July 3, 2004: Headlines: COS - Colombia: Obituaries: Bradenton Herald: Joan Shipers Memering served in the Peace Corps together in Colombia in the late 1960s. She exemplified the Corps mission

Peace Corps Online: Directory: Colombia: Peace Corps Colombia : The Peace Corps in Colombia: July 3, 2004: Headlines: COS - Colombia: Obituaries: Bradenton Herald: Joan Shipers Memering served in the Peace Corps together in Colombia in the late 1960s. She exemplified the Corps mission

By Admin1 (admin) (pool-141-157-22-73.balt.east.verizon.net - 141.157.22.73) on Tuesday, July 06, 2004 - 8:09 pm: Edit Post

Joan Shipers Memering served in the Peace Corps together in Colombia in the late 1960s. She exemplified the Corps mission

 Joan Shipers Memering served in the Peace Corps together in Colombia in the late 1960s. She exemplified the Corps mission

Joan Shipers Memering served in the Peace Corps together in Colombia in the late 1960s. She exemplified the Corps mission

Flock of Hope feeds the poor, honors friend

Ibought a hive of bees, a bunch of trees and three flocks of geese, ducks and chickens this week.

My gift is a memorial to my friend, Joan Shipers Memering, who passed away a week ago today.

It was Joan's wish that instead of sending flowers, friends and family make contributions to the Heifer Project International, a nonprofit organization based upon the simple idea of giving families a source of food rather than short-term relief.

Now in operation in 115 countries around the world, the Heifer Project has placed millions of heifers, goats, buffalo, chickens, pigs, ducks, geese, rabbits and bees with poor families around the world. The idea is to help hungry people feed themselves. The offspring go on to other poor families, spreading self-sufficiency.

This is the parable of the loaves and fishes in action.

Joan's wish to be remembered through the work of Heifer International so fits her spirit.

We served in the Peace Corps together in Colombia in the late 1960s. She exemplified the Corps mission.

She had a knack for helping others help themselves.

A writer and teacher of deep compassion, Joan possessed a thirst for knowledge and powered an intellect that was always searching, but always ground in the belief that we are put on this earth to love and serve one another.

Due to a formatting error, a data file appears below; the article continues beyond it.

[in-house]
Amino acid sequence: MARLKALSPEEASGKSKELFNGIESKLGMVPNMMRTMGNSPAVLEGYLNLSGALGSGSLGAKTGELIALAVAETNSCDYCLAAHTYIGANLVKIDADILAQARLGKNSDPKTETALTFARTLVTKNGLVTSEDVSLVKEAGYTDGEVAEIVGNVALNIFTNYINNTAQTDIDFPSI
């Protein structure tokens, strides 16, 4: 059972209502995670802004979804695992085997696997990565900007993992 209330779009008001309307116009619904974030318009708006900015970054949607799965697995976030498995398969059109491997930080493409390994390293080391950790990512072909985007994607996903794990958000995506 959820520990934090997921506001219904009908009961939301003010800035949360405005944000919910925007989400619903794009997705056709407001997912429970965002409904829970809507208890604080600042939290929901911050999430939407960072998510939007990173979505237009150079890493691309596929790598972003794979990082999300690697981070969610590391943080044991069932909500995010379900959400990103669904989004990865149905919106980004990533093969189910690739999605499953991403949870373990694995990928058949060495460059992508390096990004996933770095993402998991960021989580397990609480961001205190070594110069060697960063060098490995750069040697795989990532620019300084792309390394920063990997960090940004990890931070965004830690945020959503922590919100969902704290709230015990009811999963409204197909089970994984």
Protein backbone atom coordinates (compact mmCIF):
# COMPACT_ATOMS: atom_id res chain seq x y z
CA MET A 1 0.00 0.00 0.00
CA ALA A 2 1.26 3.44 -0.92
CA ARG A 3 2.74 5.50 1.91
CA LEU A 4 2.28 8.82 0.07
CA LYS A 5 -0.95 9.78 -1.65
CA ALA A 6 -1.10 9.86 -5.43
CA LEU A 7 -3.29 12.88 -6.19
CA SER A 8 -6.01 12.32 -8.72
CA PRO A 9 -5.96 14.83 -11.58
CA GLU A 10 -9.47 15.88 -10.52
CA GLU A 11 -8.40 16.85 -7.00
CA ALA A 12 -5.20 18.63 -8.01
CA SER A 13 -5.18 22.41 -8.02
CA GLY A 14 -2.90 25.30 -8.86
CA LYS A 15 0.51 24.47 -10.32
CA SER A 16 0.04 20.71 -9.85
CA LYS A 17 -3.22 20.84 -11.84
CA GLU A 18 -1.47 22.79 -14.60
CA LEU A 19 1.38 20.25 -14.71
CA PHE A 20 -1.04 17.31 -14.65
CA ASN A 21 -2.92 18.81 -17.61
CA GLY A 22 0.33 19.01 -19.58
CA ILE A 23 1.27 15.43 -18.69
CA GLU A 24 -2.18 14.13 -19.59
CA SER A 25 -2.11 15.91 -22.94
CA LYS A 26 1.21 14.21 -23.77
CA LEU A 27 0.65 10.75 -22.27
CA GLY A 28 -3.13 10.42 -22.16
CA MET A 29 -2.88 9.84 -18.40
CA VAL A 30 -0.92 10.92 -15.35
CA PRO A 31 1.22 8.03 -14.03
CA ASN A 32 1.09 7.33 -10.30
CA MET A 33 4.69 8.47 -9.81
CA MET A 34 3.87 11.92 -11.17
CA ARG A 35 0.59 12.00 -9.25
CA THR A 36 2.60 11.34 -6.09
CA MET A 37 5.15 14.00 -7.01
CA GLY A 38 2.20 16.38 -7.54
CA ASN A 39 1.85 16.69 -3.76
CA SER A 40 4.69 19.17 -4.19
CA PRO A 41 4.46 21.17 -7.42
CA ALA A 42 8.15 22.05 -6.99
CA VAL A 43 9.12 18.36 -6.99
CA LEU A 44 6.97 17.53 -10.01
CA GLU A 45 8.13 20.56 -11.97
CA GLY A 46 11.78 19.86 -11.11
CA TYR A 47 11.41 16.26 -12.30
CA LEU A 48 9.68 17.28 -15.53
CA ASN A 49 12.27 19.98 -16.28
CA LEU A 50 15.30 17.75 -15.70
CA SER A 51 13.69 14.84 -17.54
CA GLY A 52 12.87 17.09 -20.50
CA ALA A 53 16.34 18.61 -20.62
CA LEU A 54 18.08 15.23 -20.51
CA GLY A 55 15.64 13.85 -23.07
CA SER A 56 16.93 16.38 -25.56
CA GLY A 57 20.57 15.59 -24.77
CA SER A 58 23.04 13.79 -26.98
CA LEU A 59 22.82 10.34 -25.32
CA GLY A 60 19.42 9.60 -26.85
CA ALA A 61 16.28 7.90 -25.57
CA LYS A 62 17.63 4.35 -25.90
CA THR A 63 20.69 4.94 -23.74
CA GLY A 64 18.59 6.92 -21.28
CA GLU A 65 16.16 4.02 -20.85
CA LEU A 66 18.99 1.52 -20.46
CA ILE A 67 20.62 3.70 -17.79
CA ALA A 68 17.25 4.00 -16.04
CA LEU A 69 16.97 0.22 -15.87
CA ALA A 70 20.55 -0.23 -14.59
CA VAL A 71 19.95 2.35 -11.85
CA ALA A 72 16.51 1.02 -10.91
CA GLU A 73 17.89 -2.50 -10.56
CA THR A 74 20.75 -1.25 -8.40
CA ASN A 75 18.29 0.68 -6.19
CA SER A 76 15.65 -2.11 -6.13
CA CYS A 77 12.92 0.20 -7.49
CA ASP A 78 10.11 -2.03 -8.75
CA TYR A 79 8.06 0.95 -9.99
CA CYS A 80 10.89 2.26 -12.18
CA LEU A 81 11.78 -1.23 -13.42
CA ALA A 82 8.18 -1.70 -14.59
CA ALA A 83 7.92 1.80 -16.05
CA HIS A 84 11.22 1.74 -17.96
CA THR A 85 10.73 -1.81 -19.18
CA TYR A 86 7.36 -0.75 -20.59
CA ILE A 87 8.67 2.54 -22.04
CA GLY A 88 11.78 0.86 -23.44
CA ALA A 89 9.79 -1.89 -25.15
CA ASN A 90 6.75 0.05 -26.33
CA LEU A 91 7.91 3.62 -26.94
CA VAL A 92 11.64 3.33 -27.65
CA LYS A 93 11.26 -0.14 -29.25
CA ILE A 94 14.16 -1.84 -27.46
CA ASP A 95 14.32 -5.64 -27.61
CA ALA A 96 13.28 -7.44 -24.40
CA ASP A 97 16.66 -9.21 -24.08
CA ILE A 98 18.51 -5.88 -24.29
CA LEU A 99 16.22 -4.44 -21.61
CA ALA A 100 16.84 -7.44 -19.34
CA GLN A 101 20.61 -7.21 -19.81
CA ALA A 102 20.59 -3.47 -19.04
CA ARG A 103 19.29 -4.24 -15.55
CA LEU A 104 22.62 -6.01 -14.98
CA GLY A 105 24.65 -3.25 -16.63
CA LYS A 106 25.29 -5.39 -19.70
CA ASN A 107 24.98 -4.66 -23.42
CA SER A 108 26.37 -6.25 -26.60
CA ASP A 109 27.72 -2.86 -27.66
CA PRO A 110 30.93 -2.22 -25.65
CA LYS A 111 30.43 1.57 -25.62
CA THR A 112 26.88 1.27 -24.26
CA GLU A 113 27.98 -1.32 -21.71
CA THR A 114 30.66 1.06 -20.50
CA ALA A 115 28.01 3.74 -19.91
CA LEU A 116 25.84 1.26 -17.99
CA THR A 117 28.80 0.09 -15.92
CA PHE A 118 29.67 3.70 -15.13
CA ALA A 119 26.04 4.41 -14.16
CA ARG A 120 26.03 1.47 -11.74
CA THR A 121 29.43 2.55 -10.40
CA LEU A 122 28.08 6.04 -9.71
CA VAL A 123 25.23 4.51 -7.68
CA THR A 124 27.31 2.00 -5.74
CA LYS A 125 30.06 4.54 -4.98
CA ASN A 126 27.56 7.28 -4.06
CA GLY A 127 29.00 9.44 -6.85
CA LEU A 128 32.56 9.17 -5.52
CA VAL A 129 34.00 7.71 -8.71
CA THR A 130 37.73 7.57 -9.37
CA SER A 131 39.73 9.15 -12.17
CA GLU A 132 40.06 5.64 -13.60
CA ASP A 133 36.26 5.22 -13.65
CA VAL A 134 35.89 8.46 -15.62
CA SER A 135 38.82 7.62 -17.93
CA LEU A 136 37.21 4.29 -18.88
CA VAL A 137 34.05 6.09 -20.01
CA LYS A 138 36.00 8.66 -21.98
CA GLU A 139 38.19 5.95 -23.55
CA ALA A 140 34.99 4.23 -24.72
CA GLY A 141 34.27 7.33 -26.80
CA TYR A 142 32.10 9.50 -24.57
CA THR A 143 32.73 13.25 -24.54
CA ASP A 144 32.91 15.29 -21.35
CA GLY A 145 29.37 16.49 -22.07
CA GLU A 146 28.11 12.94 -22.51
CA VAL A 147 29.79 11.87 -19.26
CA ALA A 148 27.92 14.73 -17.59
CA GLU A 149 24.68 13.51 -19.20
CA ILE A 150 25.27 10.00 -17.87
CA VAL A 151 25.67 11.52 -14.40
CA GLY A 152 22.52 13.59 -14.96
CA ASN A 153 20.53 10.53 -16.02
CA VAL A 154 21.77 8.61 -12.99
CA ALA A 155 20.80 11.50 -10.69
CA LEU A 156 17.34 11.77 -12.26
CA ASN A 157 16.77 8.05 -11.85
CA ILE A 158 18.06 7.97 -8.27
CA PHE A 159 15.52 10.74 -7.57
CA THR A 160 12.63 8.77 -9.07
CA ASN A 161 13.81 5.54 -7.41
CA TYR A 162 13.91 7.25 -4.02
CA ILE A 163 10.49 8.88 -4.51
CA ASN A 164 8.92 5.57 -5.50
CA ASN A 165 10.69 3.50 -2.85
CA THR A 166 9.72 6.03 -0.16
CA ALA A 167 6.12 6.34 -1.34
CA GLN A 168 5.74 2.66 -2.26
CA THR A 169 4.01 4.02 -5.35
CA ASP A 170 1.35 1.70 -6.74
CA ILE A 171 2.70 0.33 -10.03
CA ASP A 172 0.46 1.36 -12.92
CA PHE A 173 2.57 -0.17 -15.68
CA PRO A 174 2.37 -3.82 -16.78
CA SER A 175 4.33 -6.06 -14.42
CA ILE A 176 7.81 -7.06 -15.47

In that respect, she reminds me of the founder of Heifer International. Here's his story as told on the Heifer International Web site.

A Midwestern farmer named Dan West was ladling out rations of milk to hungry children during the Spanish Civil War when it hit him - "These children don't need a cup, they need a cow."

West was deeply troubled him that he was forced to decide who would receive the limited rations and who wouldn't - literally, who would live and who would die. This kind of aid, West wisely surmised, did not work.

So he founded Heifers for Relief, a project dedicated to ending hunger permanently by providing families with livestock and training.

He chose heifers because the young cows could supply a continued source of milk and also produce calves that could be given to other families.

West's project ultimately became Heifers Project International. There are three components to the aid program.

Livestock and other material goods

Training and extension work

Organizational development, which includes planning, management, record keeping, passing on the gift, reporting and evaluation.

Community based, the Heifer Project workers help a town, village or group of families determine their needs, resources and skills. The idea is to create a network that will lead people to self-reliance, built upon animal husbandry which provides food and ultimately a source of income.

So why did I chose bees as one of my gifts to remember Joan?

For starters, Joan and I both read "The Secret Life of Bees" by Sue Monk Kidd, this past spring.

It was the perfect book at the perfect time.

Joan told me "The Secret Life of Bees" gave her hope when she was facing death.

It gave me strength, when everything around me seemed to be falling apart.

The book is ultimately is about goodness, how it never fails and always finds a way to spread, like honey flowing out of jar.

"We lived for honey," says the main character, Lily Owens. "We swallowed a spoonful in the morning to wake us up and one at night to put us to sleep. We took it with every meal to calm the mind, give us stamina, and prevent fatal disease. We swabbed ourselves in it to disinfect cuts or heal chapped lips. It went in our baths, our skin cream, our raspberry tea and biscuits. Nothing was safe from honey . . . honey was the ambrosia of the gods and the shampoo of the goddesses."

Bees also have remarkable memories, just like Joan. Their amazing eyes let them see the big picture, "the sun, tree and flower patch" basic to problem solving.

Bees also work in teams.

Joan's organizational abilities could turn a group of people into a powerful force able to move mountains and accomplish the impossible.

I chose chickens, ducks and geese, of course, because they lay precious eggs, one of the world's best sources of protein. Their droppings produce a wonderful fertilizer that makes crops grow.

So the Flock of Hope suits Joan, because she always saw a way to find a dozens uses for the most simple things.

And trees, well, this is sentimental.

They are strong and beautiful and last forever.

Just like my friend, Joan.

On the web

Heifer Project International

WWW.HEIFER.ORG

P.O. Box 8058

Little Rock, AR 72203

(800) 422-0474

Cover illustration by KRISTEN SANTONI/The Herald




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Story Source: Bradenton Herald

This story has been posted in the following forums: : Headlines; COS - Colombia; Obituaries

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